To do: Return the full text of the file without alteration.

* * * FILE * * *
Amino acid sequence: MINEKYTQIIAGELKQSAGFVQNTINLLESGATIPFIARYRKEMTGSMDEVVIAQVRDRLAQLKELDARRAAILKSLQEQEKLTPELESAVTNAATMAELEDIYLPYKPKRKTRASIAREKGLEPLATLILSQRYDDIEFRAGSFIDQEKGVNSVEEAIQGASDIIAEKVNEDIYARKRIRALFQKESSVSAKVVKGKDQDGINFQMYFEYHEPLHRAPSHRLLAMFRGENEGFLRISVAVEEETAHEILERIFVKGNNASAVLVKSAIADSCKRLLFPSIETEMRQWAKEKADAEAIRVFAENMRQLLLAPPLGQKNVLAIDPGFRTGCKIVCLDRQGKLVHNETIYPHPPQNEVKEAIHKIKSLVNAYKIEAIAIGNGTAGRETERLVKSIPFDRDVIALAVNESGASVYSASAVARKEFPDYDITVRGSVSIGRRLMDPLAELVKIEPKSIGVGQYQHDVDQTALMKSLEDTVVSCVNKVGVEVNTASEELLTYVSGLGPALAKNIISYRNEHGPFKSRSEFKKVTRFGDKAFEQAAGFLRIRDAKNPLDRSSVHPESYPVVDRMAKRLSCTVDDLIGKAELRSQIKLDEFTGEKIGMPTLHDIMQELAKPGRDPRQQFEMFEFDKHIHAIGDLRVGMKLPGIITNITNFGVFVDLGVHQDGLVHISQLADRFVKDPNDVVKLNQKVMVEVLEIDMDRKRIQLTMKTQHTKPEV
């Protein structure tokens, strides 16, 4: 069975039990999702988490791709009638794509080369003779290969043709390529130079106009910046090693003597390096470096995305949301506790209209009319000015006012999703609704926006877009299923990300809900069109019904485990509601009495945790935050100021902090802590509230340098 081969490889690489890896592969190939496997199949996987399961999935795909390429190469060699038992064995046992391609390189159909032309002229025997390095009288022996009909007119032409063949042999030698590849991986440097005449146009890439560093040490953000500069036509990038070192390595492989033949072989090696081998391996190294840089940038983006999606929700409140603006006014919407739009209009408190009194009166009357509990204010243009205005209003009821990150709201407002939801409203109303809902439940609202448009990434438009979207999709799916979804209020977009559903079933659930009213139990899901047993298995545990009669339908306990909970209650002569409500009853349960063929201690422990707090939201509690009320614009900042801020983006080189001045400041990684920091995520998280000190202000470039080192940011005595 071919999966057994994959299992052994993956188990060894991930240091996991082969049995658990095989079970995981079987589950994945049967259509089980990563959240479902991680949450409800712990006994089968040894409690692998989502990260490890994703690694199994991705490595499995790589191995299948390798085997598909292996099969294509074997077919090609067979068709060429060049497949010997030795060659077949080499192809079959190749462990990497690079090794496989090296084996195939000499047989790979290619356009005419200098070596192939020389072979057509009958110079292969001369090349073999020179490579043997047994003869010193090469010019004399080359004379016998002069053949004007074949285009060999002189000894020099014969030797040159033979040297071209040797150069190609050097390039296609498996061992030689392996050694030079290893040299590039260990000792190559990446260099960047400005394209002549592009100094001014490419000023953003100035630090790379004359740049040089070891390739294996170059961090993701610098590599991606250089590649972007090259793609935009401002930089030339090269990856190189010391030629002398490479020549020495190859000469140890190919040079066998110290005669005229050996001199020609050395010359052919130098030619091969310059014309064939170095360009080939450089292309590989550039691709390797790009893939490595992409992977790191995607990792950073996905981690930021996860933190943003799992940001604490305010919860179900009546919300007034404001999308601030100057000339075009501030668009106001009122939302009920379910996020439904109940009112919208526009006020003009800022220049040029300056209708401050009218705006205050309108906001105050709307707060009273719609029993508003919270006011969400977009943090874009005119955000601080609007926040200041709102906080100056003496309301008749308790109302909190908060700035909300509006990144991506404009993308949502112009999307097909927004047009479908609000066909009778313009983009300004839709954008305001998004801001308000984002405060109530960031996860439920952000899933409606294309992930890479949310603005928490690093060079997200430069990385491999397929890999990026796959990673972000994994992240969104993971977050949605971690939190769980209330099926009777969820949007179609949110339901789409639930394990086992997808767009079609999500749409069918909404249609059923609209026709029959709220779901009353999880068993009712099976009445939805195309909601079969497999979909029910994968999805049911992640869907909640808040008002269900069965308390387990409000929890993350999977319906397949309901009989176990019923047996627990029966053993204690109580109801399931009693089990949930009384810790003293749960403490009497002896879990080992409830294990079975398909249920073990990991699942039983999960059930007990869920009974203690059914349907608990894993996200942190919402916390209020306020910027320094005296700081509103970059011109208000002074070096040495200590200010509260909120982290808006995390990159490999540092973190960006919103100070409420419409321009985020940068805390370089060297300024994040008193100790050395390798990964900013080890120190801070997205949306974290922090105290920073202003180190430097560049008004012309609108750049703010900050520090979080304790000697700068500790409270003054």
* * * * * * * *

Amino acid sequence: MINEKYTQIIAGELKQSAGFVQNTINLLESGATIPFIARYRKEMTGSMDEVVIAQVRDRLAQLKELDARRAAILKSLQEQEKLTPELESAVTNAATMAELEDIYLPYKPKRKTRASIAREKGLEPLATLILSQRYDDIEFRAGSFIDQEKGVNSVEEAIQGASDIIAEKVNEDIYARKRIRALFQKESSVSAKVVKGKDQDGINFQMYFEYHEPLHRAPSHRLLAMFRGENEGFLRISVAVEEETAHEILERIFVKGNNASAVLVKSAIADSCKRLLFPSIETEMRQWAKEKADAEAIRVFAENMRQLLLAPPLGQKNVLAIDPGFRTGCKIVCLDRQGKLVHNETIYPHPPQNEVKEAIHKIKSLVNAYKIEAIAIGNGTAGRETERLVKSIPFDRDVIALAVNESGASVYSASAVARKEFPDYDITVRGSVSIGRRLMDPLAELVKIEPKSIGVGQYQHDVDQTALMKSLEDTVVSCVNKVGVEVNTASEELLTYVSGLGPALAKNIISYRNEHGPFKSRSEFKKVTRFGDKAFEQAAGFLRIRDAKNPLDRSSVHPESYPVVDRMAKRLSCTVDDLIGKAELRSQIKLDEFTGEKIGMPTLHDIMQELAKPGRDPRQQFEMFEFDKHIHAIGDLRVGMKLPGIITNITNFGVFVDLGVHQDGLVHISQLADRFVKDPNDVVKLNQKVMVEVLEIDMDRKRIQLTMKTQHTKPEV
């Protein structure tokens, strides 16, 4: 069975039990999702988490791709009638794509080369003779290969043709390529130079106009910046090693003597390096470096995305949301506790209209009319000015006012999703609704926006877009299923990300809900069109019904485990509601009495945790935050100021902090802590509230340098 081969490889690489890896592969190939496997199949996987399961999935795909390429190469060699038992064995046992391609390189159909032309002229025997390095009288022996009909007119032409063949042999030698590849991986440097005449146009890439560093040490953000500069036509990038070192390595492989033949072989090696081998391996190294840089940038983006999606929700409140603006006014919407739009209009408190009194009166009357509990204010243009205005209003009821990150709201407002939801409203109303809902439940609202448009990434438009979207999709799916979804209020977009559903079933659930009213139990899901047993298995545990009669339908306990909970209650002569409500009853349960063929201690422990707090939201509690009320614009900042801020983006080189001045400041990684920091995520998280000190202000470039080192940011005595 071919999966057994994959299992052994993956188990060894991930240091996991082969049995658990095989079970995981079987589950994945049967259509089980990563959240479902991680949450409800712990006994089968040894409690692998989502990260490890994703690694199994991705490595499995790589191995299948390798085997598909292996099969294509074997077919090609067979068709060429060049497949010997030795060659077949080499192809079959190749462990990497690079090794496989090296084996195939000499047989790979290619356009005419200098070596192939020389072979057509009958110079292969001369090349073999020179490579043997047994003869010193090469010019004399080359004379016998002069053949004007074949285009060999002189000894020099014969030797040159033979040297071209040797150069190609050097390039296609498996061992030689392996050694030079290893040299590039260990000792190559990446260099960047400005394209002549592009100094001014490419000023953003100035630090790379004359740049040089070891390739294996170059961090993701610098590599991606250089590649972007090259793609935009401002930089030339090269990856190189010391030629002398490479020549020495190859000469140890190919040079066998110290005669005229050996001199020609050395010359052919130098030619091969310059014309064939170095360009080939450089292309590989550039691709390797790009893939490595992409992977790191995607990792950073996905981690930021996860933190943003799992940001604490305010919860179900009546919300007034404001999308601030100057000339075009501030668009106001009122939302009920379910996020439904109940009112919208526009006020003009800022220049040029300056209708401050009218705006205050309108906001105050709307707060009273719609029993508003919270006011969400977009943090874009005119955000601080609007926040200041709102906080100056003496309301008749308790109302909190908060700035909300509006990144991506404009993308949502112009999307097909927004047009479908609000066909009778313009983009300004839709954008305001998004801001308000984002405060109530960031996860439920952000899933409606294309992930890479949310603005928490690093060079997200430069990385491999397929890999990026796959990673972000994994992240969104993971977050949605971690939190769980209330099926009777969820949007179609949110339901789409639930394990086992997808767009079609999500749409069918909404249609059923609209026709029959709220779901009353999880068993009712099976009445939805195309909601079969497999979909029910994968999805049911992640869907909640808040008002269900069965308390387990409000929890993350999977319906397949309901009989176990019923047996627990029966053993204690109580109801399931009693089990949930009384810790003293749960403490009497002896879990080992409830294990079975398909249920073990990991699942039983999960059930007990869920009974203690059914349907608990894993996200942190919402916390209020306020910027320094005296700081509103970059011109208000002074070096040495200590200010509260909120982290808006995390990159490999540092973190960006919103100070409420419409321009985020940068805390370089060297300024994040008193100790050395390798990964900013080890120190801070997205949306974290922090105290920073202003180190430097560049008004012309609108750049703010900050520090979080304790000697700068500790409270003054």